A valley of dry bones.
A life broken down
Hot wind swirls the dust into the air, diffusing the sun, invading lungs. Any move to reposition, to turn your back to the wind shifts your uneven station. Try for stable footing and kick up more sand, amplifying desperate rasping cough. Pull your shirt over your mouth, try to filter out debris, find the good air. All around you are bones and little else, lifeless, evidence of the Final Destination.
The building didn’t excite me. I figured if I was going to visit another church, I should at least make it worth my time and do something different, but if the building was any indicator, I was walking into something that had a different name but was just the same ol’, same ol’.
People wore name tags.
The former pastor latched onto me and told me (three times — he’s getting on in years) the same four tidbits about his wife and about the woman playing the piano. He also hugged me, which made me wonder if he thought I was someone he knew instead of a complete stranger.
They had kneelers. We didn’t use them in this service, which both disappointed and relieved me.
The pastor wore a collar.
The guy who sat in front of me must have had some chips stashed in his pocket, Napoleon Dynamite style. The smell of cool ranch kept wafting back to me.
They passed the peace. They did numerous call and response-type readings. They did a Kyrie Eleison (and not down the road where I must travel). The congregation fully participated in the service, if only to pay attention and stand or sit as dictated by the bulletins in our hands.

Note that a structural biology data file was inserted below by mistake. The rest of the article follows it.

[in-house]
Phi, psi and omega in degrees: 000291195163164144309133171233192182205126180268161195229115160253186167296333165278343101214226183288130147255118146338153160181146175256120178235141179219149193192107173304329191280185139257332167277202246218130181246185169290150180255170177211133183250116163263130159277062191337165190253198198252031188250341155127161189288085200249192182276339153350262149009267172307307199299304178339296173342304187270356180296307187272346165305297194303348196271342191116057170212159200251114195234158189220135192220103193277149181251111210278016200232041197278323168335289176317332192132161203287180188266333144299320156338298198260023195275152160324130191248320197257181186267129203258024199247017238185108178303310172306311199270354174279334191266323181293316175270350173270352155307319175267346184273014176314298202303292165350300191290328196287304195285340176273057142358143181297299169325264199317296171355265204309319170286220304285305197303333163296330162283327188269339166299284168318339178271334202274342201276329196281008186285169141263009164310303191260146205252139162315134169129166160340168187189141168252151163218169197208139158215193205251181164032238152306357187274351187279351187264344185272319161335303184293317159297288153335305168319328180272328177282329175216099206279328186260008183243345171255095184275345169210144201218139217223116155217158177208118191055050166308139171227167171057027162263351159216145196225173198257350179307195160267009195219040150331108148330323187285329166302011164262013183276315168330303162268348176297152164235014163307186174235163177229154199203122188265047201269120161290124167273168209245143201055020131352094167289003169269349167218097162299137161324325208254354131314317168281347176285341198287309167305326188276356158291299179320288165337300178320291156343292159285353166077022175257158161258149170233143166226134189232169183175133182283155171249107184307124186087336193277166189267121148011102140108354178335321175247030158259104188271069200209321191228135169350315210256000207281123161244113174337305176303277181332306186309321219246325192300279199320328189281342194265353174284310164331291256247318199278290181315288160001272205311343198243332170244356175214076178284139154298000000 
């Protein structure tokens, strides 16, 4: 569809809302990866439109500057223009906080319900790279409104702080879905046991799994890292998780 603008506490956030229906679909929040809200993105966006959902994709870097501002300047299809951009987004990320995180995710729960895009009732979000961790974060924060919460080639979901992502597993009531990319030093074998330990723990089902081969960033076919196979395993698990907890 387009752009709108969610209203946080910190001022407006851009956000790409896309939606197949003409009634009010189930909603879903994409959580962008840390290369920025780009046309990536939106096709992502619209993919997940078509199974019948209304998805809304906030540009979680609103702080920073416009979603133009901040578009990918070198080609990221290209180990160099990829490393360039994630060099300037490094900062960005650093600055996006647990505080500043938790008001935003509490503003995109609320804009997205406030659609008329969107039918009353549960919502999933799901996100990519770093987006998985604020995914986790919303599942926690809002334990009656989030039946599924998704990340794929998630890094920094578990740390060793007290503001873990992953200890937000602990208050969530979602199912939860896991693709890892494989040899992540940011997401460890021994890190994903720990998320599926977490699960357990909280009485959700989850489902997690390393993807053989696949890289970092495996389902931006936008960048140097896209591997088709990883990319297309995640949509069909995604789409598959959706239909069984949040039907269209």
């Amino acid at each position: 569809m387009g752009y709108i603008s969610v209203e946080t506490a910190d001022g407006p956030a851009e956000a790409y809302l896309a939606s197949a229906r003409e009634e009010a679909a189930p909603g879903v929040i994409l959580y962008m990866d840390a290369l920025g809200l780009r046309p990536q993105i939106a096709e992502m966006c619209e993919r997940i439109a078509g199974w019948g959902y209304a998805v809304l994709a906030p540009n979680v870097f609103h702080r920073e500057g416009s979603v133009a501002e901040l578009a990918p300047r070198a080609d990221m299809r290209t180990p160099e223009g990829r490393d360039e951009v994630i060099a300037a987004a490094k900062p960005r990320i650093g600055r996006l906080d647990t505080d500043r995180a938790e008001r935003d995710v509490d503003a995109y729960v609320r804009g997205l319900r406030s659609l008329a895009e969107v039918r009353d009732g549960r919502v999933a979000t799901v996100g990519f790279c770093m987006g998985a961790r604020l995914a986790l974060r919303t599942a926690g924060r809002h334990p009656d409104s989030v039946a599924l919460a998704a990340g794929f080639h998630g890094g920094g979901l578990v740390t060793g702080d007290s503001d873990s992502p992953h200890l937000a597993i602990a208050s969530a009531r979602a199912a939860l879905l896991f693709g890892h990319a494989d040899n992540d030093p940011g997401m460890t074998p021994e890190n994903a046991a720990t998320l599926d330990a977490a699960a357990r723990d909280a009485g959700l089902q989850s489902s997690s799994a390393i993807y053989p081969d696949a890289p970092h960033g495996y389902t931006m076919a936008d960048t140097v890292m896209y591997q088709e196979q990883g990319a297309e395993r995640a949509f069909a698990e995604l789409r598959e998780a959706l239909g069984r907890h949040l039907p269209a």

Sun lit the huge stained glass window, which hadn’t been visible from where I had parked and entered the building. That window was a form of worship in itself, the way it painted bright color blotches on the wall and filled the whole room, all the way up to the soaring roof, with gentle light.
I didn’t expect to have any need met that morning. I just wanted a change of pace from the mega-church I attend, wanted a sense of rhythm and tradition. I wanted to be reminded that the Church is wide and the little mousehole I inhabit is not indicative of the mansion of faith expression.
I didn’t expect God to show up — I didn’t want to put that kind of pressure on Him.
Maybe it’s a normal passage used during the Lenten season.
Maybe it is dictated by church calendar or a book of the order of service that this denomination uses for all services.
Maybe it was a fluke.
That morning, I came to church having just worked through an art journal that focused on a passage in Ezekiel 37, the valley of the dry bones.
[Let me just say, as a general rule, I don’t spend a lot of time in Ezekiel — or any of the minor prophets for that matter.]
Here, let me show you what came out of that attempt:
So when the pastor (a woman, also something different (and refreshing) that you don’t see all the time) began her sermon and focused on Ezekiel 37, the valley of the dry bones, my heart gave a start.
Why, out of all the entirety of the Bible, was she working from this text on the one and only time I’d ever stepped into her church?